On Fronteras: Students Find Potential Career In Prison, Museums Diversify Staff | Texas Public Radio

On Fronteras: Students Find Potential Career In Prison, Museums Diversify Staff

Jan 29, 2016

High school senior Lauren Ochoa (third from left) participates in a program that teaches students the ins and outs of becoming a correctional officer.
Credit Miguel Gutierrez Jr. / KUT News

    

Student Goes To Jail, Finds Career

Most schools tell students to stay out of jail, but Akins High School in South Austin sends some of its students there once a week to learn how to become correctional officers.  The program’s part of the school’s criminal justice curriculum, and allows students a hands-on look at life in the working world of a prison.  KUT’s Kate McGee spent a day with one student in the program.

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Art Museums Lack Diversity in Curators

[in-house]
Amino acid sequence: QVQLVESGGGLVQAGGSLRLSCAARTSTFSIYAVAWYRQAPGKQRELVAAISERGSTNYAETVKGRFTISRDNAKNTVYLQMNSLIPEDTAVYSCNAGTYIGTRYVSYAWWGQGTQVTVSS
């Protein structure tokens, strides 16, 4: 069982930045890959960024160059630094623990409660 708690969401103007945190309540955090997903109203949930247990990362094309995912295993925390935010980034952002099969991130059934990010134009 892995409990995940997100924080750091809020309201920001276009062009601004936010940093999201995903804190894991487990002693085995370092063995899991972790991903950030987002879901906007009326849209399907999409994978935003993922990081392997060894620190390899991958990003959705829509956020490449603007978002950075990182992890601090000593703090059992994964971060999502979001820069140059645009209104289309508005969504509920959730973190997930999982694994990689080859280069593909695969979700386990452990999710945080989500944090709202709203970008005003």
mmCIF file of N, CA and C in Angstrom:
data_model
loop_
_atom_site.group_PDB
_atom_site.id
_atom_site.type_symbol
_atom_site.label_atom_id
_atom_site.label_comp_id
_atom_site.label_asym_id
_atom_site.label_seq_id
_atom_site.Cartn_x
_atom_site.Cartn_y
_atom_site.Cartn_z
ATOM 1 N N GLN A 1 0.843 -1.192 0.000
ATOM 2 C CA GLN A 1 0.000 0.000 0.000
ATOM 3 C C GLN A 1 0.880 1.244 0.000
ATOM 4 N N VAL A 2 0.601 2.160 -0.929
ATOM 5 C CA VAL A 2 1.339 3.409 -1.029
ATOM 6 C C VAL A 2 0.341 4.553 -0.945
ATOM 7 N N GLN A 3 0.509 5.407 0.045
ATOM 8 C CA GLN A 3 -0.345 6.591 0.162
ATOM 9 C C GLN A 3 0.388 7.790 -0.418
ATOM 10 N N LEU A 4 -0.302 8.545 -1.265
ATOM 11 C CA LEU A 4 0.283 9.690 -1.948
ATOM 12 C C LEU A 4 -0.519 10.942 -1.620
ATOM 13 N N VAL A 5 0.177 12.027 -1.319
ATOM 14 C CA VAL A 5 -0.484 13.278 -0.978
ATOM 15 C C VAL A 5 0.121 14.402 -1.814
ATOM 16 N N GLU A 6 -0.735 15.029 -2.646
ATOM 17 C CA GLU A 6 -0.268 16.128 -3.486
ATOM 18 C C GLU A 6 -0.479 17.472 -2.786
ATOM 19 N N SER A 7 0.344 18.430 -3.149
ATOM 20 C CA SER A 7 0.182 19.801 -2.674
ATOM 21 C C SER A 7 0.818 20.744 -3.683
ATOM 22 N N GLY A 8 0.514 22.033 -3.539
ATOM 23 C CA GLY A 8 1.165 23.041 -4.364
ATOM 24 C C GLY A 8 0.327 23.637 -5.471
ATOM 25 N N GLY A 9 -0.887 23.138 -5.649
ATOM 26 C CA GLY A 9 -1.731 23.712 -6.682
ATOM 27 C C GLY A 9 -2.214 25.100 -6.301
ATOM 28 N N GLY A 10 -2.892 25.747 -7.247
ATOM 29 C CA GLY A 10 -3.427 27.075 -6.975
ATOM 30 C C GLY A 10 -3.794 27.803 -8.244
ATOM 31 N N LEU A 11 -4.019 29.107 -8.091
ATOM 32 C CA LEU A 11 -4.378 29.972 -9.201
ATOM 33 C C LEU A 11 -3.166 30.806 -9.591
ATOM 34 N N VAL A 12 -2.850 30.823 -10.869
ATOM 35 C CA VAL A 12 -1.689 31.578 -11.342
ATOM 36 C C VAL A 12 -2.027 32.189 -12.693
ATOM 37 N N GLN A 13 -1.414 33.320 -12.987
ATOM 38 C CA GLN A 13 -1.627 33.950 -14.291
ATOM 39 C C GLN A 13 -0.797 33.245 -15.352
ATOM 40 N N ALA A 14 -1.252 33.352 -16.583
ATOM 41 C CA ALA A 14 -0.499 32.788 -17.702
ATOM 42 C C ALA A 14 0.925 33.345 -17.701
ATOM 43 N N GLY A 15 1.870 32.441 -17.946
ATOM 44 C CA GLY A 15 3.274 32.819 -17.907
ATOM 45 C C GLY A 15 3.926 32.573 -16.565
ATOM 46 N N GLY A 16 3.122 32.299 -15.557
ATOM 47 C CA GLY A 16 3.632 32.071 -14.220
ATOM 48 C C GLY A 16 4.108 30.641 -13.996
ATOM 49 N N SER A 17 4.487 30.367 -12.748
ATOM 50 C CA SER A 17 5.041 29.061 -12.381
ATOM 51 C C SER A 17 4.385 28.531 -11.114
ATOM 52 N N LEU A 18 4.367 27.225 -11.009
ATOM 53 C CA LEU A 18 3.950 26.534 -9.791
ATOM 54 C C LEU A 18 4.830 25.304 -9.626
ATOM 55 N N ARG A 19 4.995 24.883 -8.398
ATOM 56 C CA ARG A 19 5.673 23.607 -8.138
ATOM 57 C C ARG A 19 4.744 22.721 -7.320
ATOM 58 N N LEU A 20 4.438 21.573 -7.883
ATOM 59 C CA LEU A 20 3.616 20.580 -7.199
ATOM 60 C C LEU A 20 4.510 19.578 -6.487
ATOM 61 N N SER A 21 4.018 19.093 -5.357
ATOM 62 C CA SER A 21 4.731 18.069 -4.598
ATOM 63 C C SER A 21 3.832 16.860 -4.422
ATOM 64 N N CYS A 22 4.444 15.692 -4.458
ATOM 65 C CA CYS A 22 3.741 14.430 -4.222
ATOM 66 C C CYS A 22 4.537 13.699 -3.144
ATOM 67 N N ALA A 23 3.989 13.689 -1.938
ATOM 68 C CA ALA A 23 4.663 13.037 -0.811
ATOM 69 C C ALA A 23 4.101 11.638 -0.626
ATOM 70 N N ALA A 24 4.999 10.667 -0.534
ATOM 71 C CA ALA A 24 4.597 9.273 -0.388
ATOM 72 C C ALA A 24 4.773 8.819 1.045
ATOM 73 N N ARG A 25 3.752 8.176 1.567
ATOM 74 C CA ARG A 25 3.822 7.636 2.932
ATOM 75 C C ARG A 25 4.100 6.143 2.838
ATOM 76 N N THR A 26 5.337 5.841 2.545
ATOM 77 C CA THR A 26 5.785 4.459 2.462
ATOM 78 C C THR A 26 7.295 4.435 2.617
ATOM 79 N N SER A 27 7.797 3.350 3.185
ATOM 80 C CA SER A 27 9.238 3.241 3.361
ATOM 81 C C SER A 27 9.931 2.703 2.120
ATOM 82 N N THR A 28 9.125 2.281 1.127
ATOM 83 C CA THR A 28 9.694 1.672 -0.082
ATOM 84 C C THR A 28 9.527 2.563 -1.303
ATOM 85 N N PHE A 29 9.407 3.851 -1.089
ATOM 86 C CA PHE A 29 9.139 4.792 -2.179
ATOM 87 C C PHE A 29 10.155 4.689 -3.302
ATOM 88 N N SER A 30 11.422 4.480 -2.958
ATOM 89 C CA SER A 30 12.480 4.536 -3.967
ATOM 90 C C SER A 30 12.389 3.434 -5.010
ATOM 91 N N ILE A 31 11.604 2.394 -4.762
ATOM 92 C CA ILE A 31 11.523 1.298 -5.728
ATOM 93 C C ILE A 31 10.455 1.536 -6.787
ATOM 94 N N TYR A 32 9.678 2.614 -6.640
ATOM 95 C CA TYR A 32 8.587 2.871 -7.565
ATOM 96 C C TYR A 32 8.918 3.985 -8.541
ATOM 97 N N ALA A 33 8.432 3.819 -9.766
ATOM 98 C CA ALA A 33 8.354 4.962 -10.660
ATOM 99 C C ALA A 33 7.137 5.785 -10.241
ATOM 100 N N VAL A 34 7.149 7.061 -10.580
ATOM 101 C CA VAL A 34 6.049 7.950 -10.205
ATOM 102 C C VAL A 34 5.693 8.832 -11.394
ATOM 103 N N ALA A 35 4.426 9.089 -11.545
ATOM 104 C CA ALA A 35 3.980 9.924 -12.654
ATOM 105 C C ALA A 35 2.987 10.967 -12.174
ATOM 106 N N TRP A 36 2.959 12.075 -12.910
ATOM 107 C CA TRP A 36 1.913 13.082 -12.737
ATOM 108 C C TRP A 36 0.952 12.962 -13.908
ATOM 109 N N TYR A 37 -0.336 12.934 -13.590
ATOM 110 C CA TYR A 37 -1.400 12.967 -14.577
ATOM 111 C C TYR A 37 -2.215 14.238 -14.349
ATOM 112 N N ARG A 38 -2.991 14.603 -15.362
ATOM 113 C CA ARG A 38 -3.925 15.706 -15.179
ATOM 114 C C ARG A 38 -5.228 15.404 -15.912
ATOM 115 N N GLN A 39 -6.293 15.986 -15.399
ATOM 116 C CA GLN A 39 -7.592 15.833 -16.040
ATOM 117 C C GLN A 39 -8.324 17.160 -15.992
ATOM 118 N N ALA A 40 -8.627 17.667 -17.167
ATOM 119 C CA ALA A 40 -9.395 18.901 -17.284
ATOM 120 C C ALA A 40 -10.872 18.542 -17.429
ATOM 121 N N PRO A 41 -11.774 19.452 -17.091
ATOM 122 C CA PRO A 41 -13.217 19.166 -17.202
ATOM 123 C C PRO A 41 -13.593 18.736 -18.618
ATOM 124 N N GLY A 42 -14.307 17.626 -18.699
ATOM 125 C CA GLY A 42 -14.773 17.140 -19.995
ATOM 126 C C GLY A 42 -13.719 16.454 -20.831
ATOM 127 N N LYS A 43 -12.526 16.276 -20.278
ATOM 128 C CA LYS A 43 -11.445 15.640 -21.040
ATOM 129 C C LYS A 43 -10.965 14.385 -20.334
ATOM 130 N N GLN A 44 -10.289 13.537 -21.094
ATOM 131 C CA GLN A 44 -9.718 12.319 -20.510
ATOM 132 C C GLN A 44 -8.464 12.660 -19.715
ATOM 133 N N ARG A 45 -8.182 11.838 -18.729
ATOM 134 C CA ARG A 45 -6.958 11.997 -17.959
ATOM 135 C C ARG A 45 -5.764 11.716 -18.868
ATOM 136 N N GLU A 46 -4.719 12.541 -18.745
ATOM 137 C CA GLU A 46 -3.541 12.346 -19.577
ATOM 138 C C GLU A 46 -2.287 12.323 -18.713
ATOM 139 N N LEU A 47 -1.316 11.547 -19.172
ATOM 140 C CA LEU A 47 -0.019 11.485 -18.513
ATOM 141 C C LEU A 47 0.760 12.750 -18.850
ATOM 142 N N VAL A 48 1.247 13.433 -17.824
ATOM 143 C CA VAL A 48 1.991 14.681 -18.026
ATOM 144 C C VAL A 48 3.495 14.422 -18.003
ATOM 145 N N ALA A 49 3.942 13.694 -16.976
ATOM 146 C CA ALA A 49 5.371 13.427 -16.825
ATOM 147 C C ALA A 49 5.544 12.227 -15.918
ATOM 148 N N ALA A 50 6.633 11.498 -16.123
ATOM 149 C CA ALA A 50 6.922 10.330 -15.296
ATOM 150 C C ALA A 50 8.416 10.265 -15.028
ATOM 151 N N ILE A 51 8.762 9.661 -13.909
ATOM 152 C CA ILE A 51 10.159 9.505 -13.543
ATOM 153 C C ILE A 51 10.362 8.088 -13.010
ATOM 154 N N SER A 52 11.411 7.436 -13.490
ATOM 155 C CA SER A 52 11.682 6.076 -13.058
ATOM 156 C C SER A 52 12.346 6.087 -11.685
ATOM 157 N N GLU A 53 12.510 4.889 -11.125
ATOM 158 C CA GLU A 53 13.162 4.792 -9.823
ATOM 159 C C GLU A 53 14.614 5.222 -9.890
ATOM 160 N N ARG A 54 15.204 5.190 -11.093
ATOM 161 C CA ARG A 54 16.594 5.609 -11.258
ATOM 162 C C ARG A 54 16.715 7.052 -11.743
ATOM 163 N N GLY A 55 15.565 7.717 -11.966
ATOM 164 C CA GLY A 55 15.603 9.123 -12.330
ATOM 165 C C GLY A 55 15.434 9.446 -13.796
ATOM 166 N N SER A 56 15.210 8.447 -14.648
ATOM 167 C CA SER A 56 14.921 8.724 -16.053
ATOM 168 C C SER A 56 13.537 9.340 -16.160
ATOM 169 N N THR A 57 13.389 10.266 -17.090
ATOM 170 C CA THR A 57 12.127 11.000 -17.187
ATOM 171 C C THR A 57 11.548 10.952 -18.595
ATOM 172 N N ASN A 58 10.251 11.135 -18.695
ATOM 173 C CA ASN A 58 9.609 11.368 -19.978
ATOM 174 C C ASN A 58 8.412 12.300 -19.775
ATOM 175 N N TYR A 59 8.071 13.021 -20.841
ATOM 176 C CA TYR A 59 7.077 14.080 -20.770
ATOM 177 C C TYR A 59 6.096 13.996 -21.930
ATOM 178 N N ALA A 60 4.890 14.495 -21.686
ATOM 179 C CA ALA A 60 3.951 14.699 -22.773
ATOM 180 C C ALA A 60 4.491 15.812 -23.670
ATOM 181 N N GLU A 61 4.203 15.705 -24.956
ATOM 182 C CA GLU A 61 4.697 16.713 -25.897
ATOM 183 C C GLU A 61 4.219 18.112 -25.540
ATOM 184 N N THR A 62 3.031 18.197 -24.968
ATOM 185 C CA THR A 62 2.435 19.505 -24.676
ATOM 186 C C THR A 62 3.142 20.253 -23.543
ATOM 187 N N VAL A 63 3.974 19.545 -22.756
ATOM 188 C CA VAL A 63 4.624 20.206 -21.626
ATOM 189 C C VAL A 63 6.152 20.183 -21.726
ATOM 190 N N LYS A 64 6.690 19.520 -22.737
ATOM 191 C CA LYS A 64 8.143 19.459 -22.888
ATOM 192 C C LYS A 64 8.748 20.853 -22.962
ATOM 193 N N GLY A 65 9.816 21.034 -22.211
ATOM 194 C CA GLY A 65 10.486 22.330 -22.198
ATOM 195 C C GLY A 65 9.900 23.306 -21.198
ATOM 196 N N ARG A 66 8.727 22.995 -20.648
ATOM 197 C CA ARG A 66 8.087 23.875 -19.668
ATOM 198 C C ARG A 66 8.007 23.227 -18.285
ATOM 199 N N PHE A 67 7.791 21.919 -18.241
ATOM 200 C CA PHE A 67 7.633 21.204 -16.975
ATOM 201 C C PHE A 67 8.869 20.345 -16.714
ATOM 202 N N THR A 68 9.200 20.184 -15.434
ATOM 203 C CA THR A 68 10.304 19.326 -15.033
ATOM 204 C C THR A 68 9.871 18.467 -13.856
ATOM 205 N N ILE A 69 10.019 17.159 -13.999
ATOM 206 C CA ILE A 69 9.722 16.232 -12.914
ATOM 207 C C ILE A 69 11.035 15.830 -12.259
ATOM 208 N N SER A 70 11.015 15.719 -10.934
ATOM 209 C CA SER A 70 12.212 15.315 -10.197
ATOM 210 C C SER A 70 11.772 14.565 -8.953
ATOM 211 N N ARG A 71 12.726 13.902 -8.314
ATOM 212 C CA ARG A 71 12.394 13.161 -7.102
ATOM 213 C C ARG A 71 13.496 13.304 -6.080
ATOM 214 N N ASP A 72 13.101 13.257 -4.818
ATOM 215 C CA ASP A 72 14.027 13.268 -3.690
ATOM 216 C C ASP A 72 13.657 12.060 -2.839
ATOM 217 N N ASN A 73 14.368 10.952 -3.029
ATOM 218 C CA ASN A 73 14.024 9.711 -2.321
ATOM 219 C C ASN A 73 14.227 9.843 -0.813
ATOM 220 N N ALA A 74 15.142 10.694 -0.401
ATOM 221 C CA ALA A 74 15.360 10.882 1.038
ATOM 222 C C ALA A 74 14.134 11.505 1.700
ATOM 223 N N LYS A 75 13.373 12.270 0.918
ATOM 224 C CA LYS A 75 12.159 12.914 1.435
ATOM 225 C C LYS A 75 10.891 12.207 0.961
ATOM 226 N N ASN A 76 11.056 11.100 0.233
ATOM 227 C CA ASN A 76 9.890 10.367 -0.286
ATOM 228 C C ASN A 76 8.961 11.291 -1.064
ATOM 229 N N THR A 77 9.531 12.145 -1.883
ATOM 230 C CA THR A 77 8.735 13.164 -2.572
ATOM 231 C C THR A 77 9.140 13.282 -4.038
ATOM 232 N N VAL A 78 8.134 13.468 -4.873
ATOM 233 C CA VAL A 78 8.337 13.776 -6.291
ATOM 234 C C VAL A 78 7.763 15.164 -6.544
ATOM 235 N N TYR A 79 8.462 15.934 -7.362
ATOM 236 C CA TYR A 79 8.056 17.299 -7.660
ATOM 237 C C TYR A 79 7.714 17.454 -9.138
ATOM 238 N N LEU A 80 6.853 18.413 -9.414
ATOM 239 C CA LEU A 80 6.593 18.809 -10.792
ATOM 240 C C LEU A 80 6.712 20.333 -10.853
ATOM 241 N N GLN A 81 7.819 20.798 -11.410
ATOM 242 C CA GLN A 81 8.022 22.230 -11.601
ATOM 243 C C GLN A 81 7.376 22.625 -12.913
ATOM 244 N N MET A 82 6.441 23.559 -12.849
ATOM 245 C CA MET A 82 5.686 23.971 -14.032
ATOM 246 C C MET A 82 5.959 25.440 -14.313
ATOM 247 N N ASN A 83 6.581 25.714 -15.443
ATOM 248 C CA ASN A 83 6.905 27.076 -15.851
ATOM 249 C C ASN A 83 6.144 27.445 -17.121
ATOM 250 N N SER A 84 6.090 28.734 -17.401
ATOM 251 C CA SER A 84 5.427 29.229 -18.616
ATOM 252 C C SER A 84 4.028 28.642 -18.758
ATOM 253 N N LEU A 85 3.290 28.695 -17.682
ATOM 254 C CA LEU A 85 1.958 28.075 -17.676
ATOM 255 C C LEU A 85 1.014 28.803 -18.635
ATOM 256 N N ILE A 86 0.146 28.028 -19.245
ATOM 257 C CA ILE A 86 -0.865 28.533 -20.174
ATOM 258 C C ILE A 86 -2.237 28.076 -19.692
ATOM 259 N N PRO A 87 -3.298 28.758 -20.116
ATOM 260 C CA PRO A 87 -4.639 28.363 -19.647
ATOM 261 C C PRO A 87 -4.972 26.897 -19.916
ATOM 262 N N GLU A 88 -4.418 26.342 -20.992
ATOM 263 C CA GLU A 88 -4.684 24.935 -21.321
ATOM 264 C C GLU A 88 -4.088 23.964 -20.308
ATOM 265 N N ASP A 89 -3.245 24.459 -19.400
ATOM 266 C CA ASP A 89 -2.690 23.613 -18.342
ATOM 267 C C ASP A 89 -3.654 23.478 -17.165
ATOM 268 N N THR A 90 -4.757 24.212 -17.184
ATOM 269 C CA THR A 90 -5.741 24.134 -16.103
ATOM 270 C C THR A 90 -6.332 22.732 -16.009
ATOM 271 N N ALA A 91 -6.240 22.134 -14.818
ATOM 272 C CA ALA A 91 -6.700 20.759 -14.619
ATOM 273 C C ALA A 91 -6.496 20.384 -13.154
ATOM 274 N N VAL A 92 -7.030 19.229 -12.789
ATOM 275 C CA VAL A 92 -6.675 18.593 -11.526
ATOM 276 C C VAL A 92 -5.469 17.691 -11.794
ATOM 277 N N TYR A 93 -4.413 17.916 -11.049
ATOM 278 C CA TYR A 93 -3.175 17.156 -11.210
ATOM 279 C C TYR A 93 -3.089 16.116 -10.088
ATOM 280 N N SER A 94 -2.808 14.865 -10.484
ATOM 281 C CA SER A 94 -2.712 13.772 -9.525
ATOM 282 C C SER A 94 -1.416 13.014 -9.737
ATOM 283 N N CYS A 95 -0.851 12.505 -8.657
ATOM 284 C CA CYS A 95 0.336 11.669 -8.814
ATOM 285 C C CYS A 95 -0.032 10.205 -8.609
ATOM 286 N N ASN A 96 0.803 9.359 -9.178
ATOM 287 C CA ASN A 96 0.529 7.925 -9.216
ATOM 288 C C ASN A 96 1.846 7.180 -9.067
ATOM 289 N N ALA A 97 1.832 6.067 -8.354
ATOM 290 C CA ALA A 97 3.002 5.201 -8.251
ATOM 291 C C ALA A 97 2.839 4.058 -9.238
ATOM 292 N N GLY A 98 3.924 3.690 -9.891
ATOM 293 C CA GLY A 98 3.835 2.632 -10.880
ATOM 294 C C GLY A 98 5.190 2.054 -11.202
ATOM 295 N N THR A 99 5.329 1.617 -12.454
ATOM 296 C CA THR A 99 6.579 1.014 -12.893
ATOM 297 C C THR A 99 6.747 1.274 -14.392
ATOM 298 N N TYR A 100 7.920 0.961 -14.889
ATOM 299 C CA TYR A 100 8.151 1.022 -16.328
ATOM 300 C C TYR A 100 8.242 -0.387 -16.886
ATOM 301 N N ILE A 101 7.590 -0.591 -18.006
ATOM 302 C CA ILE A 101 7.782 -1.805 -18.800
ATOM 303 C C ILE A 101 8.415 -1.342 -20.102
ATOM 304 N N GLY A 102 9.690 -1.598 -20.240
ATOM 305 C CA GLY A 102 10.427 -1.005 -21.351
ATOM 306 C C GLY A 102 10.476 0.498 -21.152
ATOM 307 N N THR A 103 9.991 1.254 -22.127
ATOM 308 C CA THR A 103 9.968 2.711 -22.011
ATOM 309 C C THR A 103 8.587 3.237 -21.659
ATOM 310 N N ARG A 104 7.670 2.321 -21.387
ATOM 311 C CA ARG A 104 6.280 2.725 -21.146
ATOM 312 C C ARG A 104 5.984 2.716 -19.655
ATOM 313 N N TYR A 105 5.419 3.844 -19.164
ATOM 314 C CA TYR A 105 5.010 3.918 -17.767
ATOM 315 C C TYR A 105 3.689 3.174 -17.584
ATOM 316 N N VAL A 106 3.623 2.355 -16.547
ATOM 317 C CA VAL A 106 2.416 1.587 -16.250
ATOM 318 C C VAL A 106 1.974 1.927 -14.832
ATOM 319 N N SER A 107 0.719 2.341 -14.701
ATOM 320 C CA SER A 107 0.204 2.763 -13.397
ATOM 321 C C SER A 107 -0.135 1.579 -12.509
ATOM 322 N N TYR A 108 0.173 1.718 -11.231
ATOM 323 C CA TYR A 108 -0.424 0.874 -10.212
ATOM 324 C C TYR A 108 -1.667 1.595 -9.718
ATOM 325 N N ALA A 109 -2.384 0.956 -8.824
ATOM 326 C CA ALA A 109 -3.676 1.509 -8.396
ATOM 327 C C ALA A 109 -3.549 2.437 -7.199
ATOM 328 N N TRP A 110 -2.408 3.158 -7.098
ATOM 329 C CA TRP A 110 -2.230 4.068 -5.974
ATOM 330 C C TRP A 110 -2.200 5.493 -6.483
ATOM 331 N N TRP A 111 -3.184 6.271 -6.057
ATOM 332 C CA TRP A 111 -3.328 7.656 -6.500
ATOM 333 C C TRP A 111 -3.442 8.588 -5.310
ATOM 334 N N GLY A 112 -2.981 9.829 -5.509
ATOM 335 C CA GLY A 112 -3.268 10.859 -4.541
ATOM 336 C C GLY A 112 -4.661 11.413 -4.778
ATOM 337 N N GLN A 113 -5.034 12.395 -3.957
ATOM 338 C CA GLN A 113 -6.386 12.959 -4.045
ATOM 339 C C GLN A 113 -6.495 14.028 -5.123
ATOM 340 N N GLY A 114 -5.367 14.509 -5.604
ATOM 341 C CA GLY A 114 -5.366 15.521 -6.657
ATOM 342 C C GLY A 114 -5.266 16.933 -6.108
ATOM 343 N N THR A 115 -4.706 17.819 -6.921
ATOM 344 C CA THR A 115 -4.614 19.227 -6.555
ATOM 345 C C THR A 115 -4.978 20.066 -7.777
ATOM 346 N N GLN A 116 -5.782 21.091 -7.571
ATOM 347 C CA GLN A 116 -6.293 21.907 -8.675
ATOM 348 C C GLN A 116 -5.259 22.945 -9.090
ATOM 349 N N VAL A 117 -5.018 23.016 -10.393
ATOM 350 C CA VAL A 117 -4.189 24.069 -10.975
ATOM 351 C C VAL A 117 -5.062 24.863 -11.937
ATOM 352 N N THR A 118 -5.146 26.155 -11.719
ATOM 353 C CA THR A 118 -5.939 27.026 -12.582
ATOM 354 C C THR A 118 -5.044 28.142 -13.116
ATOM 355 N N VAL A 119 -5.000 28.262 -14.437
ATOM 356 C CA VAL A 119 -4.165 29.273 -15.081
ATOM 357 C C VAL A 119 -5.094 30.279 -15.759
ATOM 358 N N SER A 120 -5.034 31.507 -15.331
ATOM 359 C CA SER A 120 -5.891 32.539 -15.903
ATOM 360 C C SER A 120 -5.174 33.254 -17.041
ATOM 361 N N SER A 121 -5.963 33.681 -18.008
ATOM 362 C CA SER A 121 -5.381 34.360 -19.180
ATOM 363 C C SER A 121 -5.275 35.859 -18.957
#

A recent report shows very little diversity among staff at art museums across the country.  So is anything being done to change that?  Houston Public Media’s Amy Bishop went on a tour with a Latina curator and has details on a new program that’s helping museums become more inclusive.

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Laredo Residents Save Historic Buildings From Demolition

The border city of Laredo, Texas is one of the fastest growing cities in the country. Between 2007 and 2012 the city grew by more than 13 percent.  With more people, come more businesses and sometimes, that means tearing down what’s old to make way for something new.  But as KUT’s Joy Diaz reports, preservationists are fighting to keep Laredo’s historic buildings from the wrecking ball.

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Dallas Library Prospers From Adult Coloring Craze

Adult coloring books are sweeping the nation. Many say they help relieve stress and unlock their inner artist. The Friends of the Public Library in Dallas caught onto the craze and put together a book of their own, hoping to raise a little money. As KERA’s Courtney Collins reports, over a thousand coloring books later, sales are still going strong.

Here's the story.